It will combine sports and education. It will be co-educational (for boys and girls). It will be fully residential (the students will all live on the campus). It will promote more than football which would remain its main catchment area. There will be track and field athletics, tennis and golf. It will run at a senior secondary school level only, to start with, and shall use the junior secondary schools around the country to identify young gifted and passionate children that fit the profile of those that can be admitted to the school and become the best in the world.

Down the line, beyond secondary school education, the academy will also introduce education classes and entrepreneurship courses that will empower the student/athletes with higher education and specific fit-for-industry programs.

At the end of the programmes, the graduates can then embark on either even further education or proceed directly to careers in professional sports, depending on the level of their sports talent and development.
Either way, the graduates would have been well equipped for life with the training they would have received in the Sports Academy.

The brief was sweet music to my ears. I only needed to add my experiences in running a similar project, fit it snuggly into the expectations of the brief, and guarantee its success.
To demonstrate the seriousness of thè project, Engineer Lanre Adeleke, an enigmatic entrepreneur, whose construction works in different parts of the country are amazing success stories, invited me to Osun State to witness the take-off of the ‘plane’ of implementation already revving on the tarmac.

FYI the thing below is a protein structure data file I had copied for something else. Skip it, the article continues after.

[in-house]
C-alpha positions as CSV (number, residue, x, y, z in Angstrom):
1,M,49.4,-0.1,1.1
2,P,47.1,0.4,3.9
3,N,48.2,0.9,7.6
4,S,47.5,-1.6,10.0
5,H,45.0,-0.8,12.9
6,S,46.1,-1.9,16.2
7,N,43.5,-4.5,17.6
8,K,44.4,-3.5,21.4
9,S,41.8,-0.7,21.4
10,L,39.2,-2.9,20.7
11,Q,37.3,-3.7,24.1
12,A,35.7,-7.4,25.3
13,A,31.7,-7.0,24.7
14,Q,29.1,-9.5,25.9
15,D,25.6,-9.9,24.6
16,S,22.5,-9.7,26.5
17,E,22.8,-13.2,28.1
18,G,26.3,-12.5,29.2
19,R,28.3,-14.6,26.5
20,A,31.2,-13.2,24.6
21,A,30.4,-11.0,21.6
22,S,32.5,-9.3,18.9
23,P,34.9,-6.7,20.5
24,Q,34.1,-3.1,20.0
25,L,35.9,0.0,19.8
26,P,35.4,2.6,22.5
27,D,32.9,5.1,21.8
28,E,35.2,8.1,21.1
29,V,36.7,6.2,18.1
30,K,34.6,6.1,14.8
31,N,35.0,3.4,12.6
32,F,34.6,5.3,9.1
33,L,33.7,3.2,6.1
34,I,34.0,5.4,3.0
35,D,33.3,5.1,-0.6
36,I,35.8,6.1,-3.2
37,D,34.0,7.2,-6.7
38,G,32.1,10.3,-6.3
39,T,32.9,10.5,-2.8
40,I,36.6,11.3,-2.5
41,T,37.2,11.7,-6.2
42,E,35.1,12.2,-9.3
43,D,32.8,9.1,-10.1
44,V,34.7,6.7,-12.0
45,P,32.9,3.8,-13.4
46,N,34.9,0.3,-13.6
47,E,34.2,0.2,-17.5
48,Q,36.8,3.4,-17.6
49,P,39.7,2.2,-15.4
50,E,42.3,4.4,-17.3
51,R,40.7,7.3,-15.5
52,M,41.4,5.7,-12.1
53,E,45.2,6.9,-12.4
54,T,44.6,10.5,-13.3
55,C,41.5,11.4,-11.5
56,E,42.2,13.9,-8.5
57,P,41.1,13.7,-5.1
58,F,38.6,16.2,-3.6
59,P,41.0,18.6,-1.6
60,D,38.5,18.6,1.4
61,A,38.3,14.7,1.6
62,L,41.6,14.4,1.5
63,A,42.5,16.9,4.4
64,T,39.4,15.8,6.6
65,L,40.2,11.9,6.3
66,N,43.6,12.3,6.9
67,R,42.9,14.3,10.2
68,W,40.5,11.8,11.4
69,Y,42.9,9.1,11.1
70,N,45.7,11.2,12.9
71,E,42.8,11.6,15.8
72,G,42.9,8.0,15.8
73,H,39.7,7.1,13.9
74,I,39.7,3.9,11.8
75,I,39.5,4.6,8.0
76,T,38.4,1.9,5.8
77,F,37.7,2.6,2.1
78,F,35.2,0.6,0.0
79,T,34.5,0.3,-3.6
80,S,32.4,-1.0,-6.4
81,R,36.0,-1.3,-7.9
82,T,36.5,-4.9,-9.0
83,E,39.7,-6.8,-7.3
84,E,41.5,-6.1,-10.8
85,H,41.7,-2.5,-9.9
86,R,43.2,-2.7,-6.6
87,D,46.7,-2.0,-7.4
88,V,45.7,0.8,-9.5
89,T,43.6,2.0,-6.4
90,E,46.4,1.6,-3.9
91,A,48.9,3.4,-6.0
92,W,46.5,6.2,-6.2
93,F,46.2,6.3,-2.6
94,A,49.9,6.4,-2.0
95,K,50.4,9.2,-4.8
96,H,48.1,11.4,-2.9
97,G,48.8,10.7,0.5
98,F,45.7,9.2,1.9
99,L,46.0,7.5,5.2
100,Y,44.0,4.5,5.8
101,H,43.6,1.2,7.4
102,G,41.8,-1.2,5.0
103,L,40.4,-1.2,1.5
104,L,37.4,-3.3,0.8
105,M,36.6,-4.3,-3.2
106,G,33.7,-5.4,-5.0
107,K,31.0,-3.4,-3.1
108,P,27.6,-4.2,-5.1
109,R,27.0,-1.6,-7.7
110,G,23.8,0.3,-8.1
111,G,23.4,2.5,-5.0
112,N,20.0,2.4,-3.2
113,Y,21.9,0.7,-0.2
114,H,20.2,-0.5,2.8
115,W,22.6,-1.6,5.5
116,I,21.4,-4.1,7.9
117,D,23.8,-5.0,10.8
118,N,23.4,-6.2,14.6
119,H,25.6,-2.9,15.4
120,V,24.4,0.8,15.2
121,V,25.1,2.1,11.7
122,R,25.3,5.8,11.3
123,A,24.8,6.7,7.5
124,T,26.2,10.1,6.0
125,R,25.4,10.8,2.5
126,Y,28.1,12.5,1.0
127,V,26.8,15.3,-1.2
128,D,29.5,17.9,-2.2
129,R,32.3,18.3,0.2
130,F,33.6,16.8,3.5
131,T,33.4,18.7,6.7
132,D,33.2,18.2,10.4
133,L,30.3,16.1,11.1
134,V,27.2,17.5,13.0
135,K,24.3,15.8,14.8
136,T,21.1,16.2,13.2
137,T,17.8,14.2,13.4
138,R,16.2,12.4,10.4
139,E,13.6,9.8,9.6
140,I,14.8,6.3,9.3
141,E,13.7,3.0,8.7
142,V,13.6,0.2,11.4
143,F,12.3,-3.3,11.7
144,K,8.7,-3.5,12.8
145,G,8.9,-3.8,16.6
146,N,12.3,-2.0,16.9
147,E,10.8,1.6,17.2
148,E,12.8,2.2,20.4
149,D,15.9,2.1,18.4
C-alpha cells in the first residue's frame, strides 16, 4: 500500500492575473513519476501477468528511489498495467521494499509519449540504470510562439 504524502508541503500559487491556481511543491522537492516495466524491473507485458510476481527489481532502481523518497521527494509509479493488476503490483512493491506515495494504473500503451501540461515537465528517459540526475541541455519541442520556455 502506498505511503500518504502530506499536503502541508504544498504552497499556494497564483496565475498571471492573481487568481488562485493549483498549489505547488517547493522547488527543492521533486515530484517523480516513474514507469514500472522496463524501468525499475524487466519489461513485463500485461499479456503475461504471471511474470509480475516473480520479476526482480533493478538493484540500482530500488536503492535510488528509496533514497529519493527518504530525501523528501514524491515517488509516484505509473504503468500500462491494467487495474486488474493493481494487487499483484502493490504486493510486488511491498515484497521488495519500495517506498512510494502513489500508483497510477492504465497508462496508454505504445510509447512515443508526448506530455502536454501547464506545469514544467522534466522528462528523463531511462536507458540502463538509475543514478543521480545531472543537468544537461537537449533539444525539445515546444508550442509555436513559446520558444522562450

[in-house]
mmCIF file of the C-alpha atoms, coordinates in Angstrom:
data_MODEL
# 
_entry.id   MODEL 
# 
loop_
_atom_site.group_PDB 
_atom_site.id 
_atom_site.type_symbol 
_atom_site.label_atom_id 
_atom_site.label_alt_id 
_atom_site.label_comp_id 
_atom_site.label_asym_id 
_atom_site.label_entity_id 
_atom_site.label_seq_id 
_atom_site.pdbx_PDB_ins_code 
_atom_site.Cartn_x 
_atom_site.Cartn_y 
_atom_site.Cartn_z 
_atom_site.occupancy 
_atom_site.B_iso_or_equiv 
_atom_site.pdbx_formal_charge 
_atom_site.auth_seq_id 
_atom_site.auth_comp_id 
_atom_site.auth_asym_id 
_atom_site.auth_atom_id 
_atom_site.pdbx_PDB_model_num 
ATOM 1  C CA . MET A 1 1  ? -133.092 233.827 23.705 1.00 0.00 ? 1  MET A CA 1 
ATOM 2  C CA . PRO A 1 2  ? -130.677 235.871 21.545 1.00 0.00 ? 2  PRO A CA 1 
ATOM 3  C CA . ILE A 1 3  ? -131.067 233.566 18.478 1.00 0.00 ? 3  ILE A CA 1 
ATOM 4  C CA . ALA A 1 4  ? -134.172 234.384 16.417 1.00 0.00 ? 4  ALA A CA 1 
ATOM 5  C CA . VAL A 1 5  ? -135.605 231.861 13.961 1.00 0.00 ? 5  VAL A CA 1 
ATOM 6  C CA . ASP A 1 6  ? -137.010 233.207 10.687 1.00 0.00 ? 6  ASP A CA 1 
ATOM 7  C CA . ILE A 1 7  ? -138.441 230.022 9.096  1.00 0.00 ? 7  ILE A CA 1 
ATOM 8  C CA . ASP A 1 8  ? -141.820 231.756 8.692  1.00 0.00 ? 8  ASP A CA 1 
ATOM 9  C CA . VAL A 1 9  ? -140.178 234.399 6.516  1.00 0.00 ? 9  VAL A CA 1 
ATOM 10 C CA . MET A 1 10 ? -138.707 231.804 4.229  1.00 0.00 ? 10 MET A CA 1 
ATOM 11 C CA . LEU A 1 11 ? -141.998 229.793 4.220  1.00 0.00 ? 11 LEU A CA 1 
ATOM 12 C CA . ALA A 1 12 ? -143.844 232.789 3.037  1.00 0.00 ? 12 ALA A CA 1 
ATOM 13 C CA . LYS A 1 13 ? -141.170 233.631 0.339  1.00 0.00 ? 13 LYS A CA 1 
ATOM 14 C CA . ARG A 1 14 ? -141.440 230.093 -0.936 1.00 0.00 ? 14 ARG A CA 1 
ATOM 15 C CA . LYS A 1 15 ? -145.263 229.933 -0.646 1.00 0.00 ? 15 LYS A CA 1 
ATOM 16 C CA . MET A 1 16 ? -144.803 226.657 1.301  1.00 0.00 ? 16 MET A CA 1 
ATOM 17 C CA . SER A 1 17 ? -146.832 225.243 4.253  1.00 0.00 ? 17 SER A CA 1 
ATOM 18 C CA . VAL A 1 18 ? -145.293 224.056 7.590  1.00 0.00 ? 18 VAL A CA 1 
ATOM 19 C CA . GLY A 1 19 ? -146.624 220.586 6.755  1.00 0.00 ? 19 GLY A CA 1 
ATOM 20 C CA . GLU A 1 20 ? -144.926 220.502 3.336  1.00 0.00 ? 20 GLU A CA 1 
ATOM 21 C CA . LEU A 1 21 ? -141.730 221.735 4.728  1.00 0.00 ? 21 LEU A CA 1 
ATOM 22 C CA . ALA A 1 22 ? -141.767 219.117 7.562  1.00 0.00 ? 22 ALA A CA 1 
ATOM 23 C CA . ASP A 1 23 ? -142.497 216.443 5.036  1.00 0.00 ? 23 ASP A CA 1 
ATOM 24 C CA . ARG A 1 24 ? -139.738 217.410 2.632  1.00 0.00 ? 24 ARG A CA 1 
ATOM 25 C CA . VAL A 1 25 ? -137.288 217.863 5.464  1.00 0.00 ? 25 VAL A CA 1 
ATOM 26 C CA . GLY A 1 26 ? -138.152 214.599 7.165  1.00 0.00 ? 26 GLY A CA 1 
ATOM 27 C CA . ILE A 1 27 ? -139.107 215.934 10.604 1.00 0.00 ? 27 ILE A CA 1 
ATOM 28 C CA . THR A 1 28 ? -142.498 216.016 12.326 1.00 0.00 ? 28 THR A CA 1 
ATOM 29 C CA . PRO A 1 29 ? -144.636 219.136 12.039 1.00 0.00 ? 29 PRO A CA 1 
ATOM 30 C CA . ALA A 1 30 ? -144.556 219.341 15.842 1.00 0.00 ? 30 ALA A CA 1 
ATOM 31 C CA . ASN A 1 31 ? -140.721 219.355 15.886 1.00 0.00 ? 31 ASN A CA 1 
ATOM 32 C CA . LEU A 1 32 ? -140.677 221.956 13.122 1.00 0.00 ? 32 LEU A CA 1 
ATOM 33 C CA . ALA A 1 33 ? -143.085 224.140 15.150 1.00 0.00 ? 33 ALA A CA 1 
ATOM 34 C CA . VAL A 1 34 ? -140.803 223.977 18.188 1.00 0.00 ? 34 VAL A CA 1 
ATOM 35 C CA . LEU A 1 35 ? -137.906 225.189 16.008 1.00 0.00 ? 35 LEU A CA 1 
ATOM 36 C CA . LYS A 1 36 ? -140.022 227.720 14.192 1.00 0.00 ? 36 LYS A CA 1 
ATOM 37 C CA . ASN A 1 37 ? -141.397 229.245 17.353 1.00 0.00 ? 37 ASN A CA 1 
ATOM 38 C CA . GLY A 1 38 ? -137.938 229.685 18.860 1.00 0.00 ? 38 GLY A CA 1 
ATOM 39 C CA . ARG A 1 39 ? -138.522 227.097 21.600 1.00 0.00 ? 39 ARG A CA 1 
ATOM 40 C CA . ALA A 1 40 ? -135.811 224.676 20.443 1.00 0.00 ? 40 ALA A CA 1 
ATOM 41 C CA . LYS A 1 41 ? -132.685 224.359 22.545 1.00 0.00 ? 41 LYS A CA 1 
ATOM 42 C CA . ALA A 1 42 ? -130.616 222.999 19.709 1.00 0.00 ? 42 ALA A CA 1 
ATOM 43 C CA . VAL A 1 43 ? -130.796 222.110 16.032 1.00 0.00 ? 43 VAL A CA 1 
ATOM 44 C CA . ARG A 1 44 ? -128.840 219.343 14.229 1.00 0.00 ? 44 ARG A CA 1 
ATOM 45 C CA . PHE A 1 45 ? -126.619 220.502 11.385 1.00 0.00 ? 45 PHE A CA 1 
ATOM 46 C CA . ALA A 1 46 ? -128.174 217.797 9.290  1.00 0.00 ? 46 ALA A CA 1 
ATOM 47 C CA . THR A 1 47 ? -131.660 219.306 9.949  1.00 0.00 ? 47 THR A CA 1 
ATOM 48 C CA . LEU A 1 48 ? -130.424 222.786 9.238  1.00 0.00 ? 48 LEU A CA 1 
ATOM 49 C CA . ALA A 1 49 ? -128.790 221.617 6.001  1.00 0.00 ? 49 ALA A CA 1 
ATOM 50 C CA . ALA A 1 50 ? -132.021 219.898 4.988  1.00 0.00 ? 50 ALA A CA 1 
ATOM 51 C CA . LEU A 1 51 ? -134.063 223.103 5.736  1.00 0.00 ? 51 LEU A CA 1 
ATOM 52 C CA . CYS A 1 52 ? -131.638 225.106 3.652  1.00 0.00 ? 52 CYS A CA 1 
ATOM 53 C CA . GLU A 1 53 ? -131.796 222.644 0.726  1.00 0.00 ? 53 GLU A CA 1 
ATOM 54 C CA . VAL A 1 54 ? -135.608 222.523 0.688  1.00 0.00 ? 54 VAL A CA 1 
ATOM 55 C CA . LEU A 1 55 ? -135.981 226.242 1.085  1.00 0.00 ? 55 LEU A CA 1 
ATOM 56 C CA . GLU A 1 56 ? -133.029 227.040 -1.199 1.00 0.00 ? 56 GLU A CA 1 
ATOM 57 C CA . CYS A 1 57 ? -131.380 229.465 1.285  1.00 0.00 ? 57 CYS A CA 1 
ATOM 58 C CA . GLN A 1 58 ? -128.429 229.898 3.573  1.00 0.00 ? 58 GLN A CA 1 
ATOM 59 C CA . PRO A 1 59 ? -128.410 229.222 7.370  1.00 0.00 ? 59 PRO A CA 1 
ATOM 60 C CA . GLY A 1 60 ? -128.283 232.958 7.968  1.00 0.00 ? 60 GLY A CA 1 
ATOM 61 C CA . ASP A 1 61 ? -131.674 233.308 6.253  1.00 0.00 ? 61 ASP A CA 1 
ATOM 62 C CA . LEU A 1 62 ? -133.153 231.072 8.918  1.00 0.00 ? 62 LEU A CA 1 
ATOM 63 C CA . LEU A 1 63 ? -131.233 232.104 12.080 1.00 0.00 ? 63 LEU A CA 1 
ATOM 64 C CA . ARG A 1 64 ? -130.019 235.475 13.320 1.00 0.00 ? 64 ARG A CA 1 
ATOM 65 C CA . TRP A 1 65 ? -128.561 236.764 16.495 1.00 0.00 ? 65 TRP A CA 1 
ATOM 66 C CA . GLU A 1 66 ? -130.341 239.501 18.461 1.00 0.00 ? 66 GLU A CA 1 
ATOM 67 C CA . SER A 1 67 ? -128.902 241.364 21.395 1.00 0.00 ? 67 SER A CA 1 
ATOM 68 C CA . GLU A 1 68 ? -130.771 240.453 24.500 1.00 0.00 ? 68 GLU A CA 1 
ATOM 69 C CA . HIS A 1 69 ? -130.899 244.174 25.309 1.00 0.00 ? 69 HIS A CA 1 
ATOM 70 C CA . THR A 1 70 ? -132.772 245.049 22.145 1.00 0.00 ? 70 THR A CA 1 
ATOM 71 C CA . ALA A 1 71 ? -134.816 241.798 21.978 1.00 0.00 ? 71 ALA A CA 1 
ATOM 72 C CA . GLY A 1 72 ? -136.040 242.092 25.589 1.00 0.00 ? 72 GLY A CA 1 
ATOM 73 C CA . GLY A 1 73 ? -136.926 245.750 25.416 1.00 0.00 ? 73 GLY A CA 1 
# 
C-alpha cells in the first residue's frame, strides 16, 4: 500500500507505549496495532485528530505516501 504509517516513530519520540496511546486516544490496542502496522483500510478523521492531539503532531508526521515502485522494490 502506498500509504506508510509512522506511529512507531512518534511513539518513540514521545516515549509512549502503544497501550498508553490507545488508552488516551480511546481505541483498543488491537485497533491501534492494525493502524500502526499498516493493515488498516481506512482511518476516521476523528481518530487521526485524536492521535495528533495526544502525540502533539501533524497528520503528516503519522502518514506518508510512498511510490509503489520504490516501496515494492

He tells me the institution must take off in 9 months time, in September 2021, yet the foundation stone had not been laid by the time I entered Oshogbo to catch up with him. His further projection is that the institution will be fully completed in 2 years!

The time table is breathless.

Construction work has started on the huge site with cranes and caterpillars strewn all over the vast virgin area in Ileogbo, some 200 acres of land that will house an 18-hole golf course, a helipad, a hotel and golf academy section, a sprawling school campus of classroom blocks, sports fields, and tartan and laterite tracks, boarding facilities, a mini 6000-capacity stadium and other service and recreational facilities.
I am dazed. SOCA is 17 years old since the foundation stone was laid, and we are nowhere near (not even halfway) completing all the infrastructure to run a world-class academy.

With Engineer Adeleke, his antecedents in infrastructural construction speak volumes. In all the States where he has projects, adopting a unique, funding strategy that diminishes the burden of paying for the projects off State governments, and delivers every project either on time or well before, he has established a reputation for surpassing expectations.

When I arrived Oshogbo on the first day of my two-day visit, he was waiting and roaring to go. We met with his key staff and other consultants on the project. He then led our delegation to meet with the governor of Osun State, Gboyega Oyetola, in his residence, that evening.